In the body, about 85% of the phosphate is stored in the bones, where it combines with calcium to make a tough compound called hydroxyapatite which is the stuff that makes bones hard. Of the remaining phosphate, a tiny amount is extracellular, or outside cells like in the blood, so this is the bit that gets measured, and the majority is intracellular, or inside cells, where it does all sorts of things.
It’s responsible for phosphorylation, where it binds to fats and proteins. It forms the high energy bonds of adenosine triphosphate or ATP, which is the most common energy currency in the cell. It’s part of the DNA and RNA backbonethat links individual nucleotides together, and is also part ofcellular signaling molecules like cyclic-adenosine monophosphate or cAMP. Bottom line - phosphate is super important.
Because most of phosphate is locked up with calcium in the bones, the levels of phosphate are heavily tied with the levels of ionized calcium in the body. If calcium levels fall, the fourparathyroid glands buried within the thyroid gland releaseparathyroid hormone which frees up both calcium and phosphate ions from the bones.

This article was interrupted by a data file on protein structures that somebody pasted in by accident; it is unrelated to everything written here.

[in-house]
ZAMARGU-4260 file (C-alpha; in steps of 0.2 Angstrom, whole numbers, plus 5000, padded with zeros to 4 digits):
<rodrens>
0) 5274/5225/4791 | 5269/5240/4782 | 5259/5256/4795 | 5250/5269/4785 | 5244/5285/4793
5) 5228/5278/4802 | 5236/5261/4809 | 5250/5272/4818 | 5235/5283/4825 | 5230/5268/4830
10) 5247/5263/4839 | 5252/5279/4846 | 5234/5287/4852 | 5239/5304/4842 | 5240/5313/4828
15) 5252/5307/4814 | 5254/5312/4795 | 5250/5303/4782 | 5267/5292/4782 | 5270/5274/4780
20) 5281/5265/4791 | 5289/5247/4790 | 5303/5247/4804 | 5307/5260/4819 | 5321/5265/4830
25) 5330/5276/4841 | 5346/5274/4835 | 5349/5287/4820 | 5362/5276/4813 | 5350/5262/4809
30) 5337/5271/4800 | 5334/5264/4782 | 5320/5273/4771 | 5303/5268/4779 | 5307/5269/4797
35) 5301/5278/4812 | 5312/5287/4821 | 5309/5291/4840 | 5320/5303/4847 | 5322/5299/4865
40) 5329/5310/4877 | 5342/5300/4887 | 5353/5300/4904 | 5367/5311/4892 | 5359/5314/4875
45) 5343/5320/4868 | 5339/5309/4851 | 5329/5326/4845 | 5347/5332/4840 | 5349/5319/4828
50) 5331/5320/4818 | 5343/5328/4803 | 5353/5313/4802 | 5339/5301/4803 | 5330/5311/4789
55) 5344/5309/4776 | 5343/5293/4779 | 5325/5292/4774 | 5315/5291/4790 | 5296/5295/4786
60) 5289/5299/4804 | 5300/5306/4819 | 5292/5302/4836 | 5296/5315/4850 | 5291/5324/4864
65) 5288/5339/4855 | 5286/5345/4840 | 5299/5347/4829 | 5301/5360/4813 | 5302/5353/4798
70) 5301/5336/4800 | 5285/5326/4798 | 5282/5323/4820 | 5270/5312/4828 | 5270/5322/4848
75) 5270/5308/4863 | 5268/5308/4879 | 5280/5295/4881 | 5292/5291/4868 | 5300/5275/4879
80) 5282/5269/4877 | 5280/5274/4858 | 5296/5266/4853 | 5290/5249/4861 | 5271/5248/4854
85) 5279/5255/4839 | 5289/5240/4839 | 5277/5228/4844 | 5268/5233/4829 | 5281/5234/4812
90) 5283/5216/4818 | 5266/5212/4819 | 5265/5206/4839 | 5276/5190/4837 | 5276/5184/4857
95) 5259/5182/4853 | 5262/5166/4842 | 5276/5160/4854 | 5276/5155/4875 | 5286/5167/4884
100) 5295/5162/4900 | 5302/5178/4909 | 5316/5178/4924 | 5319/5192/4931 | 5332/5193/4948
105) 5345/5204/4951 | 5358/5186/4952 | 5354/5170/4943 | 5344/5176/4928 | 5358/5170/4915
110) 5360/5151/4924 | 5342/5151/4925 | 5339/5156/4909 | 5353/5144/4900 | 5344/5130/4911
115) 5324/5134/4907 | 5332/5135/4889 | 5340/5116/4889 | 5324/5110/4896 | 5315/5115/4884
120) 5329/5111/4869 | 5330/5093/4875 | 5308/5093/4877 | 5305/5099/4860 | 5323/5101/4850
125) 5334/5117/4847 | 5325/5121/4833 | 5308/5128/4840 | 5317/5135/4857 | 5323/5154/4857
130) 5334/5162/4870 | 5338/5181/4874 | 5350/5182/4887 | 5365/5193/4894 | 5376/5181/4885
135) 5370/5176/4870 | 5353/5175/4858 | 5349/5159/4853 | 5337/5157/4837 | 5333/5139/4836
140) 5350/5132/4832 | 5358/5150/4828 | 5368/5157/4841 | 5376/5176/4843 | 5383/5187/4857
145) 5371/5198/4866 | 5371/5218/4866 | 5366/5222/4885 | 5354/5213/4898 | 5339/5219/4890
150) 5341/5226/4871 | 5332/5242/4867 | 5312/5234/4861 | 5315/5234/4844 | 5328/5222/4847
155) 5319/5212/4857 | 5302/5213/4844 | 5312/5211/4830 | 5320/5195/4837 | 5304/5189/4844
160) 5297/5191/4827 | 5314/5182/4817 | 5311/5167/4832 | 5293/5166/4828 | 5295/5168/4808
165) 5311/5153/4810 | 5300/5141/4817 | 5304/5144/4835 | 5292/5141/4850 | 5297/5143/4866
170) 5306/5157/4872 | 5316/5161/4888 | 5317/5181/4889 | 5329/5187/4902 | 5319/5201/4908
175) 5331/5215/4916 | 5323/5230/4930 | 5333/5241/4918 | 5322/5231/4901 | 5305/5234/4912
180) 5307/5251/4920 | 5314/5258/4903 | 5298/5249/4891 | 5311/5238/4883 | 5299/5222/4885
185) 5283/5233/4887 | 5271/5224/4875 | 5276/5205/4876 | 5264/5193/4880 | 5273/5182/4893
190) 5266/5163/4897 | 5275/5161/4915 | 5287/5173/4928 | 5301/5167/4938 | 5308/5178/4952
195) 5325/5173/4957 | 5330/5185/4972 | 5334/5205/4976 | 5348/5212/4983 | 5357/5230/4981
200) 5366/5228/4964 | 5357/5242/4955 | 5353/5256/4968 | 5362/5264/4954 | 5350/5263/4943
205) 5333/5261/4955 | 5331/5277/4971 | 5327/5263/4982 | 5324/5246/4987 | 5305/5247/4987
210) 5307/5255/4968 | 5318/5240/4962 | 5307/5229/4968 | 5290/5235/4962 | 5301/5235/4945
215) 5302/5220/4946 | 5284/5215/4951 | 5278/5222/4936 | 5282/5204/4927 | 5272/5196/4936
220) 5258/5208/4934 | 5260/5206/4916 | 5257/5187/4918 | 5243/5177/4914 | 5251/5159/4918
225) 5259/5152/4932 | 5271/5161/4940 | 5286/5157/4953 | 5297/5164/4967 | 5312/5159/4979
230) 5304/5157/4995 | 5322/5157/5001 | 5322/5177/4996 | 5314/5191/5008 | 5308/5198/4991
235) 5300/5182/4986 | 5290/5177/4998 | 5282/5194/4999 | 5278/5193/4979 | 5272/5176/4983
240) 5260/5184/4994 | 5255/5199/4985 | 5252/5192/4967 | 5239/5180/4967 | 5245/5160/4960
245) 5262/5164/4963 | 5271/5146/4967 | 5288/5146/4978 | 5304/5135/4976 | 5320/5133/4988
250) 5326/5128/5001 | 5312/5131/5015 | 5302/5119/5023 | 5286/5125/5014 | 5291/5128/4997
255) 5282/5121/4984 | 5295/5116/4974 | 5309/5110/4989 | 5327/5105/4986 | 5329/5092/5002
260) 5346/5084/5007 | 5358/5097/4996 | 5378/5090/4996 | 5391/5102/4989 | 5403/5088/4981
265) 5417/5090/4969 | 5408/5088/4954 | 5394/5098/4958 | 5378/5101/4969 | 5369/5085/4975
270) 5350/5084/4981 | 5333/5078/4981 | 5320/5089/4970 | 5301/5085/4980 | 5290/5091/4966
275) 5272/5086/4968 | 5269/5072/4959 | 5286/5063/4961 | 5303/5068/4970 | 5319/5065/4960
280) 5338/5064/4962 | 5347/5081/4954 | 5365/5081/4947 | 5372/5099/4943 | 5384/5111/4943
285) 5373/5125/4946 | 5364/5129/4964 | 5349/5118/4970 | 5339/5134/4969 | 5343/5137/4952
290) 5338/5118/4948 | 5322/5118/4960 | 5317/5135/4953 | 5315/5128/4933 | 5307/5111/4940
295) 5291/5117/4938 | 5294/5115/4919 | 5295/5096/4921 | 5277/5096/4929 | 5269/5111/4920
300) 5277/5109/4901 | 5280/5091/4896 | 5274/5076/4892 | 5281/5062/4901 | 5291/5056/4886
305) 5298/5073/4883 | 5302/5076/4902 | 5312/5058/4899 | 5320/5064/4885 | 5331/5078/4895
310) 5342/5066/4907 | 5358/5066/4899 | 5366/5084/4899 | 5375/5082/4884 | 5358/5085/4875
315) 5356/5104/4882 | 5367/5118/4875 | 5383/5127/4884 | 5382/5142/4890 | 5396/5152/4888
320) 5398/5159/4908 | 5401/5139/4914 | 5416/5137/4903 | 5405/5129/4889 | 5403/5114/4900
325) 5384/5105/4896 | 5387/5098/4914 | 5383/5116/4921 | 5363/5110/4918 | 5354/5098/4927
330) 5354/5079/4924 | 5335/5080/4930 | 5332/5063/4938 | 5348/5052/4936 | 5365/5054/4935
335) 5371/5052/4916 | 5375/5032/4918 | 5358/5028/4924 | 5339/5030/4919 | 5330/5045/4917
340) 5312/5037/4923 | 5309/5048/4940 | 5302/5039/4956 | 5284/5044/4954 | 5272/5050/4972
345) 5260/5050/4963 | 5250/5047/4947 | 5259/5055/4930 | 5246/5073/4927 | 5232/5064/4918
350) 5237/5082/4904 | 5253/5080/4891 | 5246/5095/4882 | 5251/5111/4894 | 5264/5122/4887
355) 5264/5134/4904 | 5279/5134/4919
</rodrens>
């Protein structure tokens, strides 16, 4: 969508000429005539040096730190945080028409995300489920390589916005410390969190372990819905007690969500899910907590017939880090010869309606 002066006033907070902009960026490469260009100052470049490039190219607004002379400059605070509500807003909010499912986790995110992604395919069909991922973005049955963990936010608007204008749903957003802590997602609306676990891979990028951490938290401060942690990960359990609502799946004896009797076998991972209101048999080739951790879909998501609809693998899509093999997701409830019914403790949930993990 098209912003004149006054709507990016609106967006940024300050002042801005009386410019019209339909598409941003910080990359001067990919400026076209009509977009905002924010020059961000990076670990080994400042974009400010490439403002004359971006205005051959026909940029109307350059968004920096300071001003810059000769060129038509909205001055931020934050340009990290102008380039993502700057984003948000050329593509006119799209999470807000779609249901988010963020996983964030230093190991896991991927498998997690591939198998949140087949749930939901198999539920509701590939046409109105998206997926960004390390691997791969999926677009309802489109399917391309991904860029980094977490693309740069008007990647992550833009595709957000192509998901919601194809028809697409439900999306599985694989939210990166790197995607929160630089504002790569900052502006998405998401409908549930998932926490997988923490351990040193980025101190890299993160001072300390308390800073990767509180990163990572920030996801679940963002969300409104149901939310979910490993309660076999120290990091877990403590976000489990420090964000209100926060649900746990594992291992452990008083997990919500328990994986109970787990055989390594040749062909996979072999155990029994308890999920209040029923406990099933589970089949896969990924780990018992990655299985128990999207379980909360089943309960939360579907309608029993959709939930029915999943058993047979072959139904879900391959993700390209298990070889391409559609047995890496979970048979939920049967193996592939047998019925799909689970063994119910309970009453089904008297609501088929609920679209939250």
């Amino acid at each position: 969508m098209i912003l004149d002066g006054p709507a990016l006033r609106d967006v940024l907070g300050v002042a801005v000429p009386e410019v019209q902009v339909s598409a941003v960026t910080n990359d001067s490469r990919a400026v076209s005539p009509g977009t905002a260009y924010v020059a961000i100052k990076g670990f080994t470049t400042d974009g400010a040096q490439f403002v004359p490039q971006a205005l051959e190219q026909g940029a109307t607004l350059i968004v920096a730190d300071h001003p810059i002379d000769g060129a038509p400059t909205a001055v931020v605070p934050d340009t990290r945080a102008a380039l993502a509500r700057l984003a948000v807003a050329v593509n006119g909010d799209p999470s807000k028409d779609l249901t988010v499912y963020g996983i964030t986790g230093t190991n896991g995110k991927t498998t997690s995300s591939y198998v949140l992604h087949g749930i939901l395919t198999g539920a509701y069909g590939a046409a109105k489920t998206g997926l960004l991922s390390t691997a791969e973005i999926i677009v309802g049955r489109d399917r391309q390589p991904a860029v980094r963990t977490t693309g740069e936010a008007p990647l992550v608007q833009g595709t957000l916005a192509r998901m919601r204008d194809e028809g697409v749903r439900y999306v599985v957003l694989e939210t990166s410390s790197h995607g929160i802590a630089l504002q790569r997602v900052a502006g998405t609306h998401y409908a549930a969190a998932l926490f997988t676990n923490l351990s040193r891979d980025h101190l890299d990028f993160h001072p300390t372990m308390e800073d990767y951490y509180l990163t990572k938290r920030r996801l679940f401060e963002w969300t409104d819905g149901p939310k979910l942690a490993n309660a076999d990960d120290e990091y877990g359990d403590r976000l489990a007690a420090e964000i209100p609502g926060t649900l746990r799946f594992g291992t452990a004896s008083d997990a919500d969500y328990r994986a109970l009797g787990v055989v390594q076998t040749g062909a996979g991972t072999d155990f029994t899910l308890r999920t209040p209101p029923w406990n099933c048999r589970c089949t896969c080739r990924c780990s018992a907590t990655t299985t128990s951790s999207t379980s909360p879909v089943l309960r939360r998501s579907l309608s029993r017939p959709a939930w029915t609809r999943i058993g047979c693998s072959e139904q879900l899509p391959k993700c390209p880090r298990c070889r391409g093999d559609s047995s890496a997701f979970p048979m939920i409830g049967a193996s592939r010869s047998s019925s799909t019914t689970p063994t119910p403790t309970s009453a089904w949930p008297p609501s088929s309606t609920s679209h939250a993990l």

It does this by stimulating osteoclasts, the cells that break bone down, to release hydrogen ions which dissolves the hard,mineralized hydroxyapatite. As soon as the positively-charged calcium and negatively-charged phosphate are released from the bones, they grab onto each other again like a pair of star-crossed lovers, meaning that the ionized calcium level doesn’t really go up very much at all.
Now, these two make their way to the nephron of the kidney, and at this point in the proximal convoluted tubule, phosphate usually gets reabsorbed back into the blood via sodium-phosphate cotransporters.
It turns out, though, that parathyroid hormone also shuts this down. This means that phosphate is left in the lumen and eventually gets sent out in the urine. Now, that calcium’s still in the lumen, though, but parathyroid hormone also affects thedistal convoluted tubule and increases calcium reabsorption.
So when the dust settles, as a result of parathyroid hormone, phosphate is lost in the urine while ionized calcium is kept in the blood, so ionized calcium levels rise and phosphate levels fall!